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Friends and readers,

A friend has suggested to me that the ability to make fun of someone in public, to play cat and mouse with them and make them look bad is a trait of dictators. She instanced Nero and Caligula.

So Trump against the Hamilton players: he sets them up by sending his henchman, Pence, to see the show, accompanied by a host of paramilitarized police so that the people on the street will know Pence is there. The police were none too polite; the feel was intimidation around the theater playing the opera out of War and Peace: Pierre and Natasha and the Great comet of 1812. They can't resist making a semi-pleading courteous address to Pence while he stalks out of the audience, back to them. This was the prompt for Trump's tweets accusing them of rudeness, saying how unfair and biased this show is, and of course Saturday Night Live which some years ago made fun of Trump. He never forgets an insult himself and gets back. I'm told this played well with his followers (as they are called). Score 1 for Trump.

Then he exposes the press. He has not had any news conference, and now invites them to come to his lair as long as there are no cameras. They are astonished he spends the time berating and insulting them, refusing to answer questions, shameless. One reporter (off record of course) said "it was fucking outrageous."  Trump ejects them and then tweets about how unfair, biased coverage of him has been. I'm told this too played well with his followers. Score another for Trump.

The New York Times alone held out; Trump at first cancelled a meeting he said he would have with them; when they said, okay, he reversed himself and did meet with them and had to face a few reasonable questions, which in his usual way he deflected.

I'm told he tweeted Teresa May as to who she should appoint ambassador: naturally the lying Farage, just his thing. This was to embarrass her.

When I told another friend of my first friend's insight, she reminded me about the caricatures of Japanese during World War Two when they were interned: they had done nothing wrong, many lives were destroyed, they lost property, jobs, endured lasting stigmas. But oh how funny were these caricatures.

Down south here the reactionary local gov't bodies used to get quite a kick out of naming all black schools (before 1954 when a couple of decades of attempts at de-segregation were imposed, and the worst of these schools closed because they were in such poor repair, such eye-sores) after confederate generals who were particularly sociopathic towards blacks and ex-slaves. A FB friend reported: "
the black school in my little southern town was named after Frederick Douglass. And the Houston ISD just decided to rename a predominantly black middle school that was originally named after that noted Confederate general, Sidney Lanier. The did it on the cheap, renaming it after former mayor Bob Lanier. La plus ca change.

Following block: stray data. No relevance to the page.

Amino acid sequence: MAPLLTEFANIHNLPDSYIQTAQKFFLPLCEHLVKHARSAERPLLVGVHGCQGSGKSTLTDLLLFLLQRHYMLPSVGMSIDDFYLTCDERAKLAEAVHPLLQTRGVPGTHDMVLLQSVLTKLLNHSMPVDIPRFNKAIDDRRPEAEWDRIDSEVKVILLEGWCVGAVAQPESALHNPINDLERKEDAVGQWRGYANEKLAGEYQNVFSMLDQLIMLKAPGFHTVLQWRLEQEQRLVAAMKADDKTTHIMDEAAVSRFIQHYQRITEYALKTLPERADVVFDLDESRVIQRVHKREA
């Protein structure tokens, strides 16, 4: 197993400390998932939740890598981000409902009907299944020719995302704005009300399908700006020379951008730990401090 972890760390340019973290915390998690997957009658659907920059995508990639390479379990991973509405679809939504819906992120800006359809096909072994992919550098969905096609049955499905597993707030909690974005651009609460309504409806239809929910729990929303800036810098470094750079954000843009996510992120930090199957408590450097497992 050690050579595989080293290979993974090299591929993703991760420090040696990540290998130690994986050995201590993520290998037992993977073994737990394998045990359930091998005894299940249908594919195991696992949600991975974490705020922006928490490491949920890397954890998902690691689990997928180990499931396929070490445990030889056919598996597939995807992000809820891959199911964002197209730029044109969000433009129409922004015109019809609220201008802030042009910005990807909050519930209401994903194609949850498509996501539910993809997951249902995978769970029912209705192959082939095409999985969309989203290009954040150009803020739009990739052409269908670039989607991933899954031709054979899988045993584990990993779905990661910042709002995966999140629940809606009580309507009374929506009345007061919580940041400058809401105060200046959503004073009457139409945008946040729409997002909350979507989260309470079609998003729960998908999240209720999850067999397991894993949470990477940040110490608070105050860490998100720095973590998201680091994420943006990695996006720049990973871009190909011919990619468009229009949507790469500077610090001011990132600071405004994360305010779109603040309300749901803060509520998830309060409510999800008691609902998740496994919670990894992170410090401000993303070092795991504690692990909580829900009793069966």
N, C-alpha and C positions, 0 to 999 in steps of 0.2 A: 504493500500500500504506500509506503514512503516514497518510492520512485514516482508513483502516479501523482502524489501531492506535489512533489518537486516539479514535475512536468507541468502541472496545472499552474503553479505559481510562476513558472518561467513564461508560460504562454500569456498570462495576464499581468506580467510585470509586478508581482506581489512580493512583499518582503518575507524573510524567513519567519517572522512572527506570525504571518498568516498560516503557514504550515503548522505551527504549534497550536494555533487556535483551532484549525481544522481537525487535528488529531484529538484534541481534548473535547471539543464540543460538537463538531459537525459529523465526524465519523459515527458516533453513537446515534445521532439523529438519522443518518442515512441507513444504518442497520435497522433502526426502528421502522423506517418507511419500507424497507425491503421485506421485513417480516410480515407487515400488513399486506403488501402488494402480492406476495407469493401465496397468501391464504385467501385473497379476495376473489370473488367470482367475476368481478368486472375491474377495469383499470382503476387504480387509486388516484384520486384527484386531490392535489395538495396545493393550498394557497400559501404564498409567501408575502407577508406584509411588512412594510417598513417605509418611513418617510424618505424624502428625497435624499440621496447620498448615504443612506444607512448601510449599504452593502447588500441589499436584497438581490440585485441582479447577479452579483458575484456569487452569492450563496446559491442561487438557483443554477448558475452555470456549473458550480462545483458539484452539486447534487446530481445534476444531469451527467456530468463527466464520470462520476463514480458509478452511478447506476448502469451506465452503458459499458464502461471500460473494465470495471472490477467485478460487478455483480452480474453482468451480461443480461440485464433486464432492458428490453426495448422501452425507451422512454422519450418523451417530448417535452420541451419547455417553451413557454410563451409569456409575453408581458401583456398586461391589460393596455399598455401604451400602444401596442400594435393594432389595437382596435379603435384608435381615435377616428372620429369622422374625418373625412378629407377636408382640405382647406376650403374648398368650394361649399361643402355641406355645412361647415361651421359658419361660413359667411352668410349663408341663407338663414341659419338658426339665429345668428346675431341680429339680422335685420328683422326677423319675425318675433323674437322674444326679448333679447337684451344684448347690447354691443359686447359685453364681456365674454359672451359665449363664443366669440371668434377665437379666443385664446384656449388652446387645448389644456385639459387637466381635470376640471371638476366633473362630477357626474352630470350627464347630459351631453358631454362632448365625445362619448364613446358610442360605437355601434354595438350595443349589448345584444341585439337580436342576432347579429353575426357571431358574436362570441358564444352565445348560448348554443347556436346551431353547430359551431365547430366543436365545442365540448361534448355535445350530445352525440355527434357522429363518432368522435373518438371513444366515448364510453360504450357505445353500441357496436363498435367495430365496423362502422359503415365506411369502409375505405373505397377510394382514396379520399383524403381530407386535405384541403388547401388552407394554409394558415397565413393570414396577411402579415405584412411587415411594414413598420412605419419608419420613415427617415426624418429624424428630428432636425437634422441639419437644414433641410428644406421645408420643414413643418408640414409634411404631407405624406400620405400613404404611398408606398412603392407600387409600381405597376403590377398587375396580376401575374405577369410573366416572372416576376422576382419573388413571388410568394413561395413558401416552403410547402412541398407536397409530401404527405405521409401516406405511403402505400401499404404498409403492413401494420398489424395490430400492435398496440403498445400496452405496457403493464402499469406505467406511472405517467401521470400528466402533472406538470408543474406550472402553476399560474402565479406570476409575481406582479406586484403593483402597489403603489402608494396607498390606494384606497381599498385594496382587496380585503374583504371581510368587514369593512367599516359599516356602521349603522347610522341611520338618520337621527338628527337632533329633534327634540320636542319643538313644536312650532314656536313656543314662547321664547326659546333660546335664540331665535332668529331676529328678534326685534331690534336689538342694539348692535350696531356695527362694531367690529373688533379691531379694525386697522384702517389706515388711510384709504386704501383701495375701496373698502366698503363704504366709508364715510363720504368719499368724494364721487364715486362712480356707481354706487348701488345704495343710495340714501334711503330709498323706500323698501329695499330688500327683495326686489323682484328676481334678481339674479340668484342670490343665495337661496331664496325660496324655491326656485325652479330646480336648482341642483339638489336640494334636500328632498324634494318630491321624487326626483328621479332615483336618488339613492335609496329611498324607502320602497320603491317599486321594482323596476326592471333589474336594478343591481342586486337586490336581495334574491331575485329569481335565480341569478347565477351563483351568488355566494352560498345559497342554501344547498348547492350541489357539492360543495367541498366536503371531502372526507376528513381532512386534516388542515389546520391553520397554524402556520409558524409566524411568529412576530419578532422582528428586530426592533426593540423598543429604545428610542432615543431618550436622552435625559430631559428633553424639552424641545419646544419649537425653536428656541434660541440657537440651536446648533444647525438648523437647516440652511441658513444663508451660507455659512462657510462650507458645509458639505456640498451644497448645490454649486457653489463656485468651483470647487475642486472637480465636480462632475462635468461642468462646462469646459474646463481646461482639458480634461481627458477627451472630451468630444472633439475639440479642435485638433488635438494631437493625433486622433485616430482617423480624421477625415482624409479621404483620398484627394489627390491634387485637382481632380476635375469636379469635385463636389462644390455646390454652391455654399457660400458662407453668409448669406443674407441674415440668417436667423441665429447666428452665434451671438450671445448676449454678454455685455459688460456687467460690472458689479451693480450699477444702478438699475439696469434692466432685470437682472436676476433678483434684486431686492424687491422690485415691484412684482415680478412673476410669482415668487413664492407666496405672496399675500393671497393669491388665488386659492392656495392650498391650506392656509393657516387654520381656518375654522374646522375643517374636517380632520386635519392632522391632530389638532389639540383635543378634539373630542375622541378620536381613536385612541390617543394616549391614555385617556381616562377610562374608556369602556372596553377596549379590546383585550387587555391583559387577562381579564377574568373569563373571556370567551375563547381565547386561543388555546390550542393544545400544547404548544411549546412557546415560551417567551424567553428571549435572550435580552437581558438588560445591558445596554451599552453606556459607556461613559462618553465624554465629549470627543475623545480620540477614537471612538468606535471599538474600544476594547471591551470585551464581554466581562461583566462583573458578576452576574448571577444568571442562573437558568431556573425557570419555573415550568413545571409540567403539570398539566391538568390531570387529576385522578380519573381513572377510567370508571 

I remember during the campaign Trump had himself photographed in the cafeteria of Trump tower eating an hispanic dinner: he smirked and tweeted: see how I love hispanics. I saw that as loathesome because of the low salaries of the very employees forced to serve him, but now realize that was not the reaction of his followers. Maybe they found his burlesque parodies of disabled people hilarious. So Hillary Clinton's commercials showing him doing this may also have back-fired.

Sophisticated analyses of satire point out how hatred and the writer's own seething ego are part of what fuels satire -- it claims to be moral and often does use humor to expose the immoral, the cruel, the vain, absurd follies.I like and enjoy satire myself when its aim is ethical not cruel. Did the press deserve that put-down?  They put him in power; CNN and FOX news gave Bernie Sanders 1/16th the coverage of Trump. On Big Tuesday, Sanders's speech was not aired anywhere but on DemocracyNow.org, and he had done pretty well against Clinton. The TV news reported false stories, kept his picture before us; I remember one reporter (from the Washington Post before it was banned) suddenly asking Trump, "Is this what it's going to be whe you are President."  And Trump said "yes," gloatingly.

But what drives the writer to write in this peculiar vein. An enjoyment of ridicule, of cruelty, of scatology frequently. Those of Trump followers not in a position to pull this off may revel in his humor now.  He has this uncanny social cunning (in the 18th century it was called "low cunning"). Is this the sort of thing he did in his ever popular Apprentice show? I had (I now gather) the mistaken impression it was just another "reality" show -- platforms for humiliating who are willing to submit to this for the publicity, money, hope for another "gig." Modern freak shows.

Well now it's the dominant news. I must congratulate his followers for providing such material for us all. So much humor ahead. Am I to give thanks for all this?

It's no use to say we used to root for Tweety as the underdog:




Miss Drake





Comments

misssylviadrake
Nov. 24th, 2016 02:25 pm (UTC)
Confederate generals on parade
Another friend said that (as in Richmond), New Orleans has had statues of confederate generals in parade. Richmond added Arthur Ashe in his tennis clothes at the end of the street. The incongruity feels meaningless because somehow nothing is overtly meant -- least of all any regret for the way black people have been treated in the US. The new statue is just there.

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